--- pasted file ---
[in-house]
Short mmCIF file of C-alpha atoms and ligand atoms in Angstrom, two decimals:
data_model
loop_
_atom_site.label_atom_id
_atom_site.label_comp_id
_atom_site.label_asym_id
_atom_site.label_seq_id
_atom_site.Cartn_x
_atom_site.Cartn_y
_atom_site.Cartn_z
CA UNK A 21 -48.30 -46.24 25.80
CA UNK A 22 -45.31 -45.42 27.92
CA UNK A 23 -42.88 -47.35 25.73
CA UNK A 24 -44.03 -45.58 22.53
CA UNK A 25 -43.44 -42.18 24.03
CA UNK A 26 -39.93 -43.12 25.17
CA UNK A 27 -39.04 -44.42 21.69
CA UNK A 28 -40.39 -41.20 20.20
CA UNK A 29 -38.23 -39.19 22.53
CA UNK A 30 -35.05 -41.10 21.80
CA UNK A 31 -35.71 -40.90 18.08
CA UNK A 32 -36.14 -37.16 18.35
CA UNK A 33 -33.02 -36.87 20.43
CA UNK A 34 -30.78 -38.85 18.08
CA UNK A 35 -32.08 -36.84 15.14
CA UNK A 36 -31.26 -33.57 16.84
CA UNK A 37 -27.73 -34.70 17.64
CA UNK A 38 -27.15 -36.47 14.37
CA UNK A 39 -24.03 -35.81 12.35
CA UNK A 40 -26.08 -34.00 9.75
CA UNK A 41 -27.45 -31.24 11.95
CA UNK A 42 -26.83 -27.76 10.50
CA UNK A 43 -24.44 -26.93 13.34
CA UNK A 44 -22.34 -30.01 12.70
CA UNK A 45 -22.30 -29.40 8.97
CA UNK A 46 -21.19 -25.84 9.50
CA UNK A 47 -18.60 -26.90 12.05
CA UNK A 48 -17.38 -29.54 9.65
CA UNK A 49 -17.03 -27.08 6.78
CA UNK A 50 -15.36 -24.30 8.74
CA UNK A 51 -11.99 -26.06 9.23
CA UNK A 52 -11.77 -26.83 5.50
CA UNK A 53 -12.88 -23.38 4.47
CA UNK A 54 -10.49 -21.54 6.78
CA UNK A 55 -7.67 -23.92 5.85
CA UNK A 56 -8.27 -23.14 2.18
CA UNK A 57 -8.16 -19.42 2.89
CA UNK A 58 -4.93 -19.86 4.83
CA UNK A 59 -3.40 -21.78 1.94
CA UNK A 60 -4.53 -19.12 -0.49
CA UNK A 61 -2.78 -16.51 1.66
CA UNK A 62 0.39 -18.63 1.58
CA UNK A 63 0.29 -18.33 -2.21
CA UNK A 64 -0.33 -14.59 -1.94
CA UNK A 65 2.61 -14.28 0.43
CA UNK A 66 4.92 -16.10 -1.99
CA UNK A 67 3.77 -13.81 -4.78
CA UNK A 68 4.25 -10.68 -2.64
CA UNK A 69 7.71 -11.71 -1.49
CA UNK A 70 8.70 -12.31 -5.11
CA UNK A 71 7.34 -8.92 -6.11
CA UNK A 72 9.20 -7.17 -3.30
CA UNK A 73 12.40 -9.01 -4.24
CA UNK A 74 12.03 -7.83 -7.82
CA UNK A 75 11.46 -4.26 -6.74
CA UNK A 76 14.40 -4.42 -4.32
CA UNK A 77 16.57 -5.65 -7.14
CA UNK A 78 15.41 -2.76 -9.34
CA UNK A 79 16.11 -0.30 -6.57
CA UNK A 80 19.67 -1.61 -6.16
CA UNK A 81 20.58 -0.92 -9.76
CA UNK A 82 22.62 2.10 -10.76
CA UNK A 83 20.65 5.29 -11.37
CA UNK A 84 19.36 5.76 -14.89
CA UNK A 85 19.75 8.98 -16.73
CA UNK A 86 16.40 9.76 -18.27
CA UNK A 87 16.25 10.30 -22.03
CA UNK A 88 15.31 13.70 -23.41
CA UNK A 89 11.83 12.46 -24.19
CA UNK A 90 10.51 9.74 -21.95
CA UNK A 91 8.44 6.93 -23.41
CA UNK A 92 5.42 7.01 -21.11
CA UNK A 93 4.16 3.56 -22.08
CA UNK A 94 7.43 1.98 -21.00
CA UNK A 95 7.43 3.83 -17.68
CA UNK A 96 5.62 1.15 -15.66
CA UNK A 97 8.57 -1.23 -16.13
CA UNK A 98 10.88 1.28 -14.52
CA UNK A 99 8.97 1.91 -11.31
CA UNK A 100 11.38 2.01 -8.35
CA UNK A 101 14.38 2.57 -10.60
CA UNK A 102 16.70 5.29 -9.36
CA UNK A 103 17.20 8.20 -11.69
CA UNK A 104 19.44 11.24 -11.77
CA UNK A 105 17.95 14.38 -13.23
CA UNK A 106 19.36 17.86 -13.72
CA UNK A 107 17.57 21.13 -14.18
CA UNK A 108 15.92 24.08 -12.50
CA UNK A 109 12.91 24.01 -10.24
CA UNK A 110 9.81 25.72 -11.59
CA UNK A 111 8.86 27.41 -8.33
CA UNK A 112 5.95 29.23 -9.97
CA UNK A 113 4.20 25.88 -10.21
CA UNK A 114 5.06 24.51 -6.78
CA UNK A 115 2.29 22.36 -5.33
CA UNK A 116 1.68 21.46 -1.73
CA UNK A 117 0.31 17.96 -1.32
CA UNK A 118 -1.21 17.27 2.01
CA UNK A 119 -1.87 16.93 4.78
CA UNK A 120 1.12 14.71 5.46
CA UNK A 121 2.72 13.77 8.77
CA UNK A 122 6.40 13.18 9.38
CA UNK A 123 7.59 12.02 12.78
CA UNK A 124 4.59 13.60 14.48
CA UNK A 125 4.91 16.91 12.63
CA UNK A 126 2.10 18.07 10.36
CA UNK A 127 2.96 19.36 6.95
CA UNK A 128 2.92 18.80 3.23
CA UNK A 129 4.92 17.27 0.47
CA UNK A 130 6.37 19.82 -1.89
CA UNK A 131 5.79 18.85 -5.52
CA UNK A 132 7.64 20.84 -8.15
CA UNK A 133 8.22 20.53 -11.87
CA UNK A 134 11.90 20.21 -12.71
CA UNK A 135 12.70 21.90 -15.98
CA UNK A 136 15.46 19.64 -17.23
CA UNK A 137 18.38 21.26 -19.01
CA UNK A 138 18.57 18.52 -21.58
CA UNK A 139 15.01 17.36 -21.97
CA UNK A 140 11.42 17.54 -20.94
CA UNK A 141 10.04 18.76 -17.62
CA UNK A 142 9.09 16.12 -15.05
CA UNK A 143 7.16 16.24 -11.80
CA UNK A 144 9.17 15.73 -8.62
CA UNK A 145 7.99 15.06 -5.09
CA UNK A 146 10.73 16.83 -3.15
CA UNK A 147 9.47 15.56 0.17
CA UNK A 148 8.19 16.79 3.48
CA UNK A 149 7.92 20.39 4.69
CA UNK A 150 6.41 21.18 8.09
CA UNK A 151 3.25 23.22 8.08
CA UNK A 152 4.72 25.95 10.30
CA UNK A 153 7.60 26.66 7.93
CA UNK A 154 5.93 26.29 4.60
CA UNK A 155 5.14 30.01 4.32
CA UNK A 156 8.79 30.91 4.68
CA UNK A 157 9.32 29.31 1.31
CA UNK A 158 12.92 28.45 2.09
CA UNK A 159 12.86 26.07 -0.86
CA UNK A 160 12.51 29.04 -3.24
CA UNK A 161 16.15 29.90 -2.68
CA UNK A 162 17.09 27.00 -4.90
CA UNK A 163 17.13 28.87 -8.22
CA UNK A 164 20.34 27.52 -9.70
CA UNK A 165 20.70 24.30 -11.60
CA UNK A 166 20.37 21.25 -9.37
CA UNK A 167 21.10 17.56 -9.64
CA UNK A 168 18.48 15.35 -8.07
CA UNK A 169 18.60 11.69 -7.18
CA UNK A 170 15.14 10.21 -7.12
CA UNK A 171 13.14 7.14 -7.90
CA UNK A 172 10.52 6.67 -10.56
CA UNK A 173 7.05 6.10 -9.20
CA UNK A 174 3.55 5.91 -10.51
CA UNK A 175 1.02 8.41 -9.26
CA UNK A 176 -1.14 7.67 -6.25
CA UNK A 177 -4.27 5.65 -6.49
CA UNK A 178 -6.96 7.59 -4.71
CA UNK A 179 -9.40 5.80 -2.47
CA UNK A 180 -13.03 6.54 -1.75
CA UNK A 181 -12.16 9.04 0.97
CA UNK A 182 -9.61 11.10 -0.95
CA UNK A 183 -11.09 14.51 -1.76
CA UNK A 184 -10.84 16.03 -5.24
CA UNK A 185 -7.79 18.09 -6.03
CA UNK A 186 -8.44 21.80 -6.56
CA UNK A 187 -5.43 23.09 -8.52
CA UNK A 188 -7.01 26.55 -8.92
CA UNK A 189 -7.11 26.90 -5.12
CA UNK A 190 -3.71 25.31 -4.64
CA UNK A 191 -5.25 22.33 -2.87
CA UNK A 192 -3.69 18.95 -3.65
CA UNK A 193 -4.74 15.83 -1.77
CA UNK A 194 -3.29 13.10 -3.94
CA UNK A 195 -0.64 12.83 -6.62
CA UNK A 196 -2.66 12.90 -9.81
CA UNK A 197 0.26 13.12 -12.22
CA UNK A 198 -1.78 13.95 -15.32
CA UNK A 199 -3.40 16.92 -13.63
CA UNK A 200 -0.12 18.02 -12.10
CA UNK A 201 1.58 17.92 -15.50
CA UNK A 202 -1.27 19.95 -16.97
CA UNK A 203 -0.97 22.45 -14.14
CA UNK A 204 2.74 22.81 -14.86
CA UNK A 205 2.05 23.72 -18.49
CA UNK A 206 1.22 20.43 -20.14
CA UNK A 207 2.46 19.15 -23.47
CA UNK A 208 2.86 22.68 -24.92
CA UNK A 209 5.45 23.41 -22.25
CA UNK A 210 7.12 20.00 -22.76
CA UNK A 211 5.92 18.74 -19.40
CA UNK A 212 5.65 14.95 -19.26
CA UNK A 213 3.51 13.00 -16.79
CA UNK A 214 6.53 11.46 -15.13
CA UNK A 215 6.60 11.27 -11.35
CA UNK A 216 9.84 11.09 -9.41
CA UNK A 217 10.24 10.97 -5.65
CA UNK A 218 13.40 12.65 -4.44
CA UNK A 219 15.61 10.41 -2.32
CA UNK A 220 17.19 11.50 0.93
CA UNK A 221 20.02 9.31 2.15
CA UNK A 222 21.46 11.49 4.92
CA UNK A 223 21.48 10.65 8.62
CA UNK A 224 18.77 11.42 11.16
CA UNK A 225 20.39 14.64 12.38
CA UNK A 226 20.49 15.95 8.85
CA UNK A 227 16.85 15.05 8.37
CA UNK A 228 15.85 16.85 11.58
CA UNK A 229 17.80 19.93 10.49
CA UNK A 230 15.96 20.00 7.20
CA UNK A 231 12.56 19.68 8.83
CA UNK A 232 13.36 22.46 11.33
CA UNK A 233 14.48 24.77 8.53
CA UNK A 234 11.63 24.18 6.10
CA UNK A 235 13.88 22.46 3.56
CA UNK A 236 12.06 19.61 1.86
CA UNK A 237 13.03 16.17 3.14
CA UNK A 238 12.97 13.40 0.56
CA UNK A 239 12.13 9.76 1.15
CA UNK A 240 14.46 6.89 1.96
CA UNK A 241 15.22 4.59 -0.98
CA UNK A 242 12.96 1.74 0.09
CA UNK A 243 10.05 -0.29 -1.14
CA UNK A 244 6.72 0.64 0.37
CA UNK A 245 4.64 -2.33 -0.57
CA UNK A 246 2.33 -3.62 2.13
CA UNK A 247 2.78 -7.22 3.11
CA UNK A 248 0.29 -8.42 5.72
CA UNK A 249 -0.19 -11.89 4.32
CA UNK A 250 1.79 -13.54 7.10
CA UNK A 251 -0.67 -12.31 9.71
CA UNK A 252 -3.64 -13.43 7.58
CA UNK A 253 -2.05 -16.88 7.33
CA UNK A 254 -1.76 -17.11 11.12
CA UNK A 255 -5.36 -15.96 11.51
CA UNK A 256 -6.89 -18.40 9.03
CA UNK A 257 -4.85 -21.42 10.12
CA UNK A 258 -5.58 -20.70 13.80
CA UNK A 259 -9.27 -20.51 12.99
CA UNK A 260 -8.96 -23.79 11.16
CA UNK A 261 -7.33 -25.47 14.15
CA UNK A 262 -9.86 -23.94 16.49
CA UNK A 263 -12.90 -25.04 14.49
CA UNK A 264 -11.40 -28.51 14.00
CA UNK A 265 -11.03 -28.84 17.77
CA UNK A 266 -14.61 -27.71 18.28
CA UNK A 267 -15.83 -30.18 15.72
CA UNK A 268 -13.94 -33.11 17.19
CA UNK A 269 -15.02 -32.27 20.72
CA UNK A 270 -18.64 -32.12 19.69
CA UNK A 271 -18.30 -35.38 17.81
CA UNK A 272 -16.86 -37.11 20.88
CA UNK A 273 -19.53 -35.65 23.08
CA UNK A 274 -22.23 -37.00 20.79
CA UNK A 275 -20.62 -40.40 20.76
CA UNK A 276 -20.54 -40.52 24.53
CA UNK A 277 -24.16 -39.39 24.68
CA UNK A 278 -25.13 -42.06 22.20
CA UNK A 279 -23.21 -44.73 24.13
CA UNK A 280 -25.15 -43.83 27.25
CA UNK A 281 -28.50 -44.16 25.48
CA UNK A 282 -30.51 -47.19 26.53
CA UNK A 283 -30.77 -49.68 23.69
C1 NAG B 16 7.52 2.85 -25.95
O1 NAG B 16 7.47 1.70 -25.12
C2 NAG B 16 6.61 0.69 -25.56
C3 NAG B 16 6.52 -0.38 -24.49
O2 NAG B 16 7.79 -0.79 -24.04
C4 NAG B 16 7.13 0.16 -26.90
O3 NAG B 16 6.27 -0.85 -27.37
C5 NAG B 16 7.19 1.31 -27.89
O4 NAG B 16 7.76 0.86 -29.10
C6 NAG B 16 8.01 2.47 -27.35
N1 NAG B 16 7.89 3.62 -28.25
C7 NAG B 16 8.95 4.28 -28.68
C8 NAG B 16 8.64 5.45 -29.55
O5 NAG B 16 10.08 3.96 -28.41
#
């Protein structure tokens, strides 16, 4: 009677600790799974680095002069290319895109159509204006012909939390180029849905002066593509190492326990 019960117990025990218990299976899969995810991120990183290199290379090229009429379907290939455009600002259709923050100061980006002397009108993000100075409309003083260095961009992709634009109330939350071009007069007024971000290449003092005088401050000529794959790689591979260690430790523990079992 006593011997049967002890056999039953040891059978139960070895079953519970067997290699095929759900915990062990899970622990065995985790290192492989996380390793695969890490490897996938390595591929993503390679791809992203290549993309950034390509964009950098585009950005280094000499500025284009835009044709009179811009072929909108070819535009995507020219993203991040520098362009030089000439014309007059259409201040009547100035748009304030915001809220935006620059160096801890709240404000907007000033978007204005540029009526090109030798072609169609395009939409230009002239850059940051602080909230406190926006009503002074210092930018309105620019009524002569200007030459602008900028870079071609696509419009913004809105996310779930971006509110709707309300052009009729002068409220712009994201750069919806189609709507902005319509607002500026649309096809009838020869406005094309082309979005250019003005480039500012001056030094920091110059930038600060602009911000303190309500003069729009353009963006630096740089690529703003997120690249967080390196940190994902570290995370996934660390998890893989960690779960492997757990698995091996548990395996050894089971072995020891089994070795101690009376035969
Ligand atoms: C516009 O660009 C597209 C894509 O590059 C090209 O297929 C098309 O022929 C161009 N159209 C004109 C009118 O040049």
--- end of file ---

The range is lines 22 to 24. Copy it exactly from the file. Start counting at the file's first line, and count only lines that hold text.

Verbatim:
CA UNK A 31 -35.71 -40.90 18.08
CA UNK A 32 -36.14 -37.16 18.35
CA UNK A 33 -33.02 -36.87 20.43